God had big plans for this encounter between Jesus and the blind man. This moment would become a stage on which the world would see who the Messiah was and what the Messiah would do. You can tell by the way Jesus talks. Before healing the man, He had something important to say… in verses 4-5: “I must work the works of Him who sent Me while it is day; the night is coming when no one can work. As long as I am in the world, I am the light of the world.” Let’s consider His words more closely. He claims to be doing the will of the Father, the will of God who sent His Son. He claims that His work and His mission are a light for all to see and all to follow. It’s quite a claim, which He then backs up with a tremendous demonstration of power and mercy.
We’ve talked about the miracles of Christ before. You ask one of our students what the miracles of Jesus mean, and they can give you the right answer. It means that Jesus is God. But let’s not pass this over with a casual glance. Jesus opened the eyes of the blind. What a great blessing for that troubled man! Here he had lived all his life in darkness, despair, and dependency. But now he could see. Jesus had reversed a troubling situation with supernatural power. He had overturned a consequence of sin.
That’s really what the miracles of Christ are about. He goes to battle with sin and He wins. When He healed a disease, He was overcoming a side effect of sin. When He raised the dead, He was overturning a big side effect of sin. When He calmed a storm, He was taking on something evil and reversing the damage which sin had caused. Every one of these miracles was a preview of what the Lord would do to sin itself. He would conquer sin, death, and hell once and for all. So you can take this miracle in John 9 and apply it to yourself. Through this powerful act of history, Jesus wants you to know that He’s the one sent by God. He’s the one sent for you. He’s the one you need the most. He’s the one we all need to watch.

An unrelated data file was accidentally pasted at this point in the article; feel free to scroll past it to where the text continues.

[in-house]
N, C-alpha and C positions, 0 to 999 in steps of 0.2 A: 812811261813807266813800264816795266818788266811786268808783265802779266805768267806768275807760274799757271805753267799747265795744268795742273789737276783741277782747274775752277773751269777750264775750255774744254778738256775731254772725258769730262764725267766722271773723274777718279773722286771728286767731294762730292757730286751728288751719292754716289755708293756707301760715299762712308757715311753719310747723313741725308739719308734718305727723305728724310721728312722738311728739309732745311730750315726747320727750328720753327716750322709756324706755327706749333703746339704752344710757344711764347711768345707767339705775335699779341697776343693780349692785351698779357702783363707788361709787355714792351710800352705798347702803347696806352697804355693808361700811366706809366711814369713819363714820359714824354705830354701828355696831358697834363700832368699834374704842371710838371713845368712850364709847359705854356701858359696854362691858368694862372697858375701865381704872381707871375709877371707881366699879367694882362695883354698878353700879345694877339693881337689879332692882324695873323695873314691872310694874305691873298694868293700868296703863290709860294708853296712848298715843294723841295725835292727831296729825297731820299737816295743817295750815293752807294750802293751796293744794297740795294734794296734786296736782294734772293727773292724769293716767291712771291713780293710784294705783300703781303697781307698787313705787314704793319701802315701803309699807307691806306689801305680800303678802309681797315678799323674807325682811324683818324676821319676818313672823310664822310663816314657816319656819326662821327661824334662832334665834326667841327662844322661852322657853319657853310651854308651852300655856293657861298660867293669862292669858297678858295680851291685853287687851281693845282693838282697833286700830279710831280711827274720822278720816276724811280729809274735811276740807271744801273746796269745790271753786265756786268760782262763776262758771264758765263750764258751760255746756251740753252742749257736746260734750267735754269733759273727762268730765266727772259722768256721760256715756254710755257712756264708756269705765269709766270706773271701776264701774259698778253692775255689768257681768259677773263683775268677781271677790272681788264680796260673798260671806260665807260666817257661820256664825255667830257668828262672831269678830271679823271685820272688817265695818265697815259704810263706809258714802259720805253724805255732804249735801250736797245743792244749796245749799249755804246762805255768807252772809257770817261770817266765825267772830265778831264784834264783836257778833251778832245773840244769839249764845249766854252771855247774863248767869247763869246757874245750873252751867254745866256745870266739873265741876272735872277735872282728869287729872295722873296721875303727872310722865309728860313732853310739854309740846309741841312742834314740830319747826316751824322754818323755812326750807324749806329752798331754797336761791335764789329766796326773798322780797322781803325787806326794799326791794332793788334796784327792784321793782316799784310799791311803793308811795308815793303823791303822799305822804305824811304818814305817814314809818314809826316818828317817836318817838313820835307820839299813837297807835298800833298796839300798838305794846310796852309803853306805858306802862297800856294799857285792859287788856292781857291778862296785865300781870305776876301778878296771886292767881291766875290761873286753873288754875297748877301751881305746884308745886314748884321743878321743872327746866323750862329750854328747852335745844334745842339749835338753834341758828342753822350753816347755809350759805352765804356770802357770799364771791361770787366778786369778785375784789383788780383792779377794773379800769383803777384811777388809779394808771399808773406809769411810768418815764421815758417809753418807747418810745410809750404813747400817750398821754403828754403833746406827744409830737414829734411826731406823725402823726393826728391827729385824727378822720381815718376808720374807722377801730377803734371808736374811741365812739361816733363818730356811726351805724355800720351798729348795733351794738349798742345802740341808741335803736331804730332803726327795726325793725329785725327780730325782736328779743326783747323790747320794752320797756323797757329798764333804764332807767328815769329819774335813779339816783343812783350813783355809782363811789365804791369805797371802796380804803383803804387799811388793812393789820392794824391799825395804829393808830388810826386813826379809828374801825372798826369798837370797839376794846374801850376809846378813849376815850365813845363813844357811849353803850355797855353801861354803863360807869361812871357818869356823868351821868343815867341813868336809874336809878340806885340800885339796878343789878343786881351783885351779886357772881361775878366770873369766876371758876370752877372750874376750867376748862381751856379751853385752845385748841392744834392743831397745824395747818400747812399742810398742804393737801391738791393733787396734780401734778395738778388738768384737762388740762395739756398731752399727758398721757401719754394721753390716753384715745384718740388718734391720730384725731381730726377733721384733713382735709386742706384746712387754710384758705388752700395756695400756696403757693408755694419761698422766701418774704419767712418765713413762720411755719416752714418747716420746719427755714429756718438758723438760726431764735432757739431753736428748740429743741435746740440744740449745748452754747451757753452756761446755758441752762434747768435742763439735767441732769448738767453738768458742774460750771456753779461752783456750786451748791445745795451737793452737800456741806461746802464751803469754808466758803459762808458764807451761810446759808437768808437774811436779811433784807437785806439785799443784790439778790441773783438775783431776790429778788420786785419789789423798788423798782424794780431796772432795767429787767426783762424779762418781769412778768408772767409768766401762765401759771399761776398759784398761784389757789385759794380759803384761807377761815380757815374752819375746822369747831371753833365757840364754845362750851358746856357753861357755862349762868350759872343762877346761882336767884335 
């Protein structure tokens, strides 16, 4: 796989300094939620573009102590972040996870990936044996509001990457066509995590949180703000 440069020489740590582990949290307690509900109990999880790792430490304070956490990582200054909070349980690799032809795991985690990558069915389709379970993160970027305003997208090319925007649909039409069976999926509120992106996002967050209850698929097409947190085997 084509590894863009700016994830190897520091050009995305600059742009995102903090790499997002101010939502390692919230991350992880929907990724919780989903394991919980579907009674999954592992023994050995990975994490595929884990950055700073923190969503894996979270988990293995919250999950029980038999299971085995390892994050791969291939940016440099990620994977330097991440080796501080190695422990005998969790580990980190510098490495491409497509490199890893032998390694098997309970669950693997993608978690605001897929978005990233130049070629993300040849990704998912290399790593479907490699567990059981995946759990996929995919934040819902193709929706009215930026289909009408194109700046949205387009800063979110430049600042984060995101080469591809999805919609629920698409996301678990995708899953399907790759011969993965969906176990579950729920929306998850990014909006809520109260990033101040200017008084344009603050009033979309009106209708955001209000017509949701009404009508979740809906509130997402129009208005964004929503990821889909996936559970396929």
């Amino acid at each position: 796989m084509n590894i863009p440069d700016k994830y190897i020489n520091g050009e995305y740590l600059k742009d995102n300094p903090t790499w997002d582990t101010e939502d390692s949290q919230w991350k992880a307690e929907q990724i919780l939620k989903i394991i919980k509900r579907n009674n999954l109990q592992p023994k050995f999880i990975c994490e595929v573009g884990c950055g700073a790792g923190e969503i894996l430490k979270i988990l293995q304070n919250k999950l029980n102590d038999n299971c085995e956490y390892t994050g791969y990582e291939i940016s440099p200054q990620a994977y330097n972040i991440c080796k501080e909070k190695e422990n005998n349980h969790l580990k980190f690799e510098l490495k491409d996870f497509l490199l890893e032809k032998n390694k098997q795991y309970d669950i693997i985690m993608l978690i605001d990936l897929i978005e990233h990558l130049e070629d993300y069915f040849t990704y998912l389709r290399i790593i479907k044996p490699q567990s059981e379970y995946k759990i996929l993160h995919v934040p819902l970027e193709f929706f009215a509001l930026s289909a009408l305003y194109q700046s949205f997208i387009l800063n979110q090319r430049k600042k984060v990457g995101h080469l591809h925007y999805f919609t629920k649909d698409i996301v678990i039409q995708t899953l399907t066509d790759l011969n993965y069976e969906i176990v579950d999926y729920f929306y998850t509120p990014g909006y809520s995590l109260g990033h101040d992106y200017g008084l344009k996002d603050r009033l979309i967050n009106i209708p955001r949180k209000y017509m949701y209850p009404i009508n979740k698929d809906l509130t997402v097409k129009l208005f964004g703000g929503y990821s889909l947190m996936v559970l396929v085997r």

This story in the Bible reminds me of one of my own experiences. In 1988 I spent the summer working as a vicar (intern pastor) in western Michigan and Detroit. During my three-month stay I became acquainted with an 8 year old girl, who became very sick. She died before I left. Before her illness she was a very rambunctious child. Those who knew her would agree that she was out of control. I know that her pastor was very concerned about her spiritual life. But when the illness came, a major change took place in the heart and the life of this child. One symptom of the illness was a sudden, lingering blindness. But you could tell that God was involved. God was using the illness and the blindness to do something good. Whenever we came to visit, young Marie would talk about Jesus. She knew that she was going to die, but she had no fear. She was so calm, because—as she said out loud each and every time—Jesus would take her into heaven.
The world would look upon this story as a sad and helpless tragedy. But God declares it as one of His many special victories. He used physical blindness to cure spiritual blindness. While He closed the eyes in Marie’s head, He opened the eyes in her heart. It just goes to show: whether it’s 29 A.D in Palestine or the 20th century in America, Jesus is a real “eye-opener.” He opened the eyes of the blind through miraculous power. Today He opens the eyes of faith through His Word.
There are two kinds of blindness. While we don’t suffer from physical blindness, like the man in our text, we did at one time suffer from spiritual blindness. Listen to the way Peter describes the former condition that every believer once had: “You are a chosen generation, a royal priesthood, a holy nation, His own special people, that you may proclaim the praises of Him who called you out of darkness into His marvelous light….” He calls it darkness when we don’t know Jesus. It’s a darkness we can’t get out of. It’s like we are blind, with no ability to see.